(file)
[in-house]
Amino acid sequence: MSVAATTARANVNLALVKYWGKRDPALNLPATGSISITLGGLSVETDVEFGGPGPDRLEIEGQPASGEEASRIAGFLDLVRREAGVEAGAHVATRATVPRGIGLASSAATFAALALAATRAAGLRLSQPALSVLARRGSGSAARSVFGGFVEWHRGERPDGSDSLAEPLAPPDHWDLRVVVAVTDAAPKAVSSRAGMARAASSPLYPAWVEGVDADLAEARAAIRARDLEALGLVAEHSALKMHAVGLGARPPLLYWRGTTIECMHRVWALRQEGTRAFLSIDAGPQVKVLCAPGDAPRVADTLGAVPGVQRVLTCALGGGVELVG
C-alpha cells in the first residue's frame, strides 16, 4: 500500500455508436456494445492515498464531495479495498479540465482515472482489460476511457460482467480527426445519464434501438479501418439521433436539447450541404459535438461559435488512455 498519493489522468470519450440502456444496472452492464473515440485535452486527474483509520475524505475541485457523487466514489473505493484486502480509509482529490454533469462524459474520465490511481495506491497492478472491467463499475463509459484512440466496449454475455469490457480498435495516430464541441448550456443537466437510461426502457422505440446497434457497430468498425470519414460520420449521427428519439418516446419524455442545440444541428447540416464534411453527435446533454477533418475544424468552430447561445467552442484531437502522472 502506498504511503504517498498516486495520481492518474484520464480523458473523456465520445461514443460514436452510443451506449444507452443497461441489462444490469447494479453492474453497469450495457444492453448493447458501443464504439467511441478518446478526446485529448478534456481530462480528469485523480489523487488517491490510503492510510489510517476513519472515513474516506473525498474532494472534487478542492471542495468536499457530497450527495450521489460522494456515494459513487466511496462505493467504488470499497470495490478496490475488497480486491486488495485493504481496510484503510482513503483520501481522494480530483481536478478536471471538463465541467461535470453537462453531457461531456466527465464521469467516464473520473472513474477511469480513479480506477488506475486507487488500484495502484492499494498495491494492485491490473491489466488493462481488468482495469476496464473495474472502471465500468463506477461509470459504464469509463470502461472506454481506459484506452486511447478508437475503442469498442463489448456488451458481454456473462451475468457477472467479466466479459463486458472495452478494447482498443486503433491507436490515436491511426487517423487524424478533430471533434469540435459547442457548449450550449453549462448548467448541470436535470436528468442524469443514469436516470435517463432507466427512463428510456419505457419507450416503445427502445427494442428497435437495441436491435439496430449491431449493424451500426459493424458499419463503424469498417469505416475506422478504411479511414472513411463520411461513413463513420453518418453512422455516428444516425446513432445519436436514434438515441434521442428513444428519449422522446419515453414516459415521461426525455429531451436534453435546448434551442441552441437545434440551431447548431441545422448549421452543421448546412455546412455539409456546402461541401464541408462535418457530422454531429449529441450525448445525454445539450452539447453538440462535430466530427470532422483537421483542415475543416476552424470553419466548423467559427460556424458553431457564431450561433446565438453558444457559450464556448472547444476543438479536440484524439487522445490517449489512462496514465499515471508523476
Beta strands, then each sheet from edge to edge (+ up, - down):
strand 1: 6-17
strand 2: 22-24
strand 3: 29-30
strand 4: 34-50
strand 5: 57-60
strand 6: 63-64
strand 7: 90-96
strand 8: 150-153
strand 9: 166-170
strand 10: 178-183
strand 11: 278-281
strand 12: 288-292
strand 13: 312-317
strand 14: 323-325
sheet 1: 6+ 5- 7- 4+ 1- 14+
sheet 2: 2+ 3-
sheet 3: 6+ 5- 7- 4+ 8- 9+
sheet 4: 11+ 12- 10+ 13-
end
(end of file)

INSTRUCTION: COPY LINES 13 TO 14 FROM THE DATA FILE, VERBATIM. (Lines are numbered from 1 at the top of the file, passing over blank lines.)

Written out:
strand 9: 166-170
strand 10: 178-183